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Document Max. Freq Min. Freq
Frederick H. Dyer, Compendium of the War of the Rebellion: Regimental Histories 345 345 Browse Search
The Atlanta (Georgia) Campaign: May 1 - September 8, 1864., Part I: General Report. (ed. Maj. George B. Davis, Mr. Leslie J. Perry, Mr. Joseph W. Kirkley) 22 22 Browse Search
Edward L. Pierce, Memoir and letters of Charles Sumner: volume 3 13 13 Browse Search
The Daily Dispatch: June 27, 1861., [Electronic resource] 11 11 Browse Search
Harper's Encyclopedia of United States History (ed. Benson Lossing) 10 10 Browse Search
Thomas Wentworth Higginson, Massachusetts in the Army and Navy during the war of 1861-1865, vol. 1, Condensed history of regiments. 9 9 Browse Search
Waitt, Ernest Linden, History of the Nineteenth regiment, Massachusetts volunteer infantry , 1861-1865 9 9 Browse Search
Horace Greeley, The American Conflict: A History of the Great Rebellion in the United States of America, 1860-65: its Causes, Incidents, and Results: Intended to exhibit especially its moral and political phases with the drift and progress of American opinion respecting human slavery from 1776 to the close of the War for the Union. Volume II. 8 8 Browse Search
Rebellion Record: a Diary of American Events: Documents and Narratives, Volume 7. (ed. Frank Moore) 8 8 Browse Search
William Schouler, A history of Massachusetts in the Civil War: Volume 1 8 8 Browse Search
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Browsing named entities in Harper's Encyclopedia of United States History (ed. Benson Lossing). You can also browse the collection for June 24th or search for June 24th in all documents.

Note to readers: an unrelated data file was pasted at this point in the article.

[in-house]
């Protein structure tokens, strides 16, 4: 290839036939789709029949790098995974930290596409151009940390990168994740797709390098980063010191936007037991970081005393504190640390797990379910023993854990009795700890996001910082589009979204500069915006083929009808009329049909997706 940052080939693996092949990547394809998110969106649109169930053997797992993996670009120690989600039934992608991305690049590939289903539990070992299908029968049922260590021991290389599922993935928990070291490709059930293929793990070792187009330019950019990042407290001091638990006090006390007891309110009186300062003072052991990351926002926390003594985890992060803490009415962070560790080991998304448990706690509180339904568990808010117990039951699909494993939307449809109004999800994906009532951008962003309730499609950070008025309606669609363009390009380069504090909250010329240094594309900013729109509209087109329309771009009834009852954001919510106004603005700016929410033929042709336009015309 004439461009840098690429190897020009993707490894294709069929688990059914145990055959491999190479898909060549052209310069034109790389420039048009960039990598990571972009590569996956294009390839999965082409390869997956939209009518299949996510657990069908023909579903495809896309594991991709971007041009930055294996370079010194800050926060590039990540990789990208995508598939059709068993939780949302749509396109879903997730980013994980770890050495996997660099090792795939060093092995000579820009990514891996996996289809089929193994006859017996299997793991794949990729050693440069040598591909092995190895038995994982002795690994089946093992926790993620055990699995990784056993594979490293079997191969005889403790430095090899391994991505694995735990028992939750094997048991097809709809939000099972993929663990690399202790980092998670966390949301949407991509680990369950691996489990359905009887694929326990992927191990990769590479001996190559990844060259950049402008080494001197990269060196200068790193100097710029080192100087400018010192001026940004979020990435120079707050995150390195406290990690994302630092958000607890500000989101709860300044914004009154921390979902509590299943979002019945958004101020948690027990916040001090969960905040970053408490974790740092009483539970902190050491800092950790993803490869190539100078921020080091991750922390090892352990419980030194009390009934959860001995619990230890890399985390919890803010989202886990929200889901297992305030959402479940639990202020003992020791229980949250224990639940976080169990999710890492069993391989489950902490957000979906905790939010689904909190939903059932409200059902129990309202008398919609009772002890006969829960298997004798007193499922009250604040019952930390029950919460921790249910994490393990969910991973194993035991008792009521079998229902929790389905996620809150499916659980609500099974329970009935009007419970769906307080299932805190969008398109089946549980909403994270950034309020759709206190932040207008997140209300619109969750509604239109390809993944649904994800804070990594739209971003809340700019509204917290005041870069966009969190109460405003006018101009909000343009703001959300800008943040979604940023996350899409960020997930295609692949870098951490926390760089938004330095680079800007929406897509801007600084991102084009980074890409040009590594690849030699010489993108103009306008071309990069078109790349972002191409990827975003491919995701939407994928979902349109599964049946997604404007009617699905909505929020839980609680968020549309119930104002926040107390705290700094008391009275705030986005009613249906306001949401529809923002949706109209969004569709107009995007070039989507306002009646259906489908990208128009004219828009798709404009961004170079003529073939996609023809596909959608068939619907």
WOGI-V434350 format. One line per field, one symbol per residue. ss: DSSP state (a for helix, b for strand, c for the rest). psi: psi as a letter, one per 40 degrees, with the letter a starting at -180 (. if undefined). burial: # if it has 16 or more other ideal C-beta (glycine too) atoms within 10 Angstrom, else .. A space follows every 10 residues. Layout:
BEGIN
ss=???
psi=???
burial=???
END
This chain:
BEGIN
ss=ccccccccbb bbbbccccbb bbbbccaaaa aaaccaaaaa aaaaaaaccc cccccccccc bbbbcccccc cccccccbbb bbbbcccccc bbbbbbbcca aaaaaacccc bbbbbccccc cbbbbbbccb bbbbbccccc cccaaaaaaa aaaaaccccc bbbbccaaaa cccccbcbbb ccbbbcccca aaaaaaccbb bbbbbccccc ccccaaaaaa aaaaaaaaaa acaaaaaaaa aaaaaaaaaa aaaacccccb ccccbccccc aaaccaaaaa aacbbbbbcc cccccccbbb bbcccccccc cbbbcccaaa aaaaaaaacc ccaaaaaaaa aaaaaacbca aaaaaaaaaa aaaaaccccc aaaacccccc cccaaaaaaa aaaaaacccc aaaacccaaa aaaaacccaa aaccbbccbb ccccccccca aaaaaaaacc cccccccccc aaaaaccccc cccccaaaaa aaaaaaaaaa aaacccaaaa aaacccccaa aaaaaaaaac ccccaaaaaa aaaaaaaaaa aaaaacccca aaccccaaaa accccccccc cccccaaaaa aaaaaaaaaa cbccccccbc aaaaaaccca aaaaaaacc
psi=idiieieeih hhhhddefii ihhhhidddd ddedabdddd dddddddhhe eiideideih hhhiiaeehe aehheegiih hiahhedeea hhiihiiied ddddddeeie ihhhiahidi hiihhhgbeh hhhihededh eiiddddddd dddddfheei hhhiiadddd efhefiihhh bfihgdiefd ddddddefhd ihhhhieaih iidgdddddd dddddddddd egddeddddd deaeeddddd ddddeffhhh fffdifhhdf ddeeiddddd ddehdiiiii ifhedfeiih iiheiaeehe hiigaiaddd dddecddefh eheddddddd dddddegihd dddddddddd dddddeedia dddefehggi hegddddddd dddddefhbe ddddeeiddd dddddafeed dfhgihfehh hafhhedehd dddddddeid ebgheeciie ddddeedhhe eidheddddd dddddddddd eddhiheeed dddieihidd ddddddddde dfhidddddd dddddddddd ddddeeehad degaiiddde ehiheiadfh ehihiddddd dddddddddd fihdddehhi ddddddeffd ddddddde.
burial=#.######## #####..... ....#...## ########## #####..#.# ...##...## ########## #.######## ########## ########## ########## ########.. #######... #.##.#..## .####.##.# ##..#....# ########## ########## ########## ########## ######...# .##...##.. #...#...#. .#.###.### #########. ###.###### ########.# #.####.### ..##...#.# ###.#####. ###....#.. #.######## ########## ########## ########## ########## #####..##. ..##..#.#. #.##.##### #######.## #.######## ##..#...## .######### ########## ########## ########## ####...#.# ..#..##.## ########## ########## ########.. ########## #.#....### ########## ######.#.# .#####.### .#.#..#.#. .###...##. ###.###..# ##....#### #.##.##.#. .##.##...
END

Your search returned 10 results in 9 document sections:

Harper's Encyclopedia of United States History (ed. Benson Lossing), Battles. (search)
orsville (Va.)May 1-4, 1863 Raymond (Miss.)May 12, 1863 Jackson (Miss.)May 14, 1863 Champion Hill (Miss.)May 16, 1863 Big Black River (Miss.)May 17, 1863 Vicksburg (Miss.)May 19-22, 1863 Port Hudson (La.)May 27, 1863 Hanover Junction (Pa.)June 30, 1863 Gettysburg (Pa.)July 1-3, 1863 Vicksburg (Surrendered)July 4, 1863 Helena (Ark.)July 4, 1863 Port Hudson (Surrendered)July 9, 1863 Jackson (Miss.)July 16, 1863 Fort Wagner (S. C.)July 10-18, 1863 Morgan's Great Raid (Ind. and O.)June 24 to July 26, 1863 ChickamaugaSept. 19 and 20, Campbell's Station (Tenn.)Nov. 16, 1863 Knoxville (Tenn.; Besieged)Nov. 17 to Dec. 4, 1863 Lookout Mountain (Tenn.)Nov. 24, 1863 Missionary Ridge (Tenn.)Nov. 25, 1863 Olustee (Fla.)Feb. 20, 1864 Sabine Cross Roads (La.)April 8, 1864 Pleasant Hill (La.)April 9, 1864 Fort Pillow (Tenn.; Massacre at)April 12, 1864 Wilderness (Va.)May 5 and 6, Spottsylvania Court-House (Va.)May 7-12, 1864 Resaca (Ga.)May 14 and 15, Bermuda HundredMay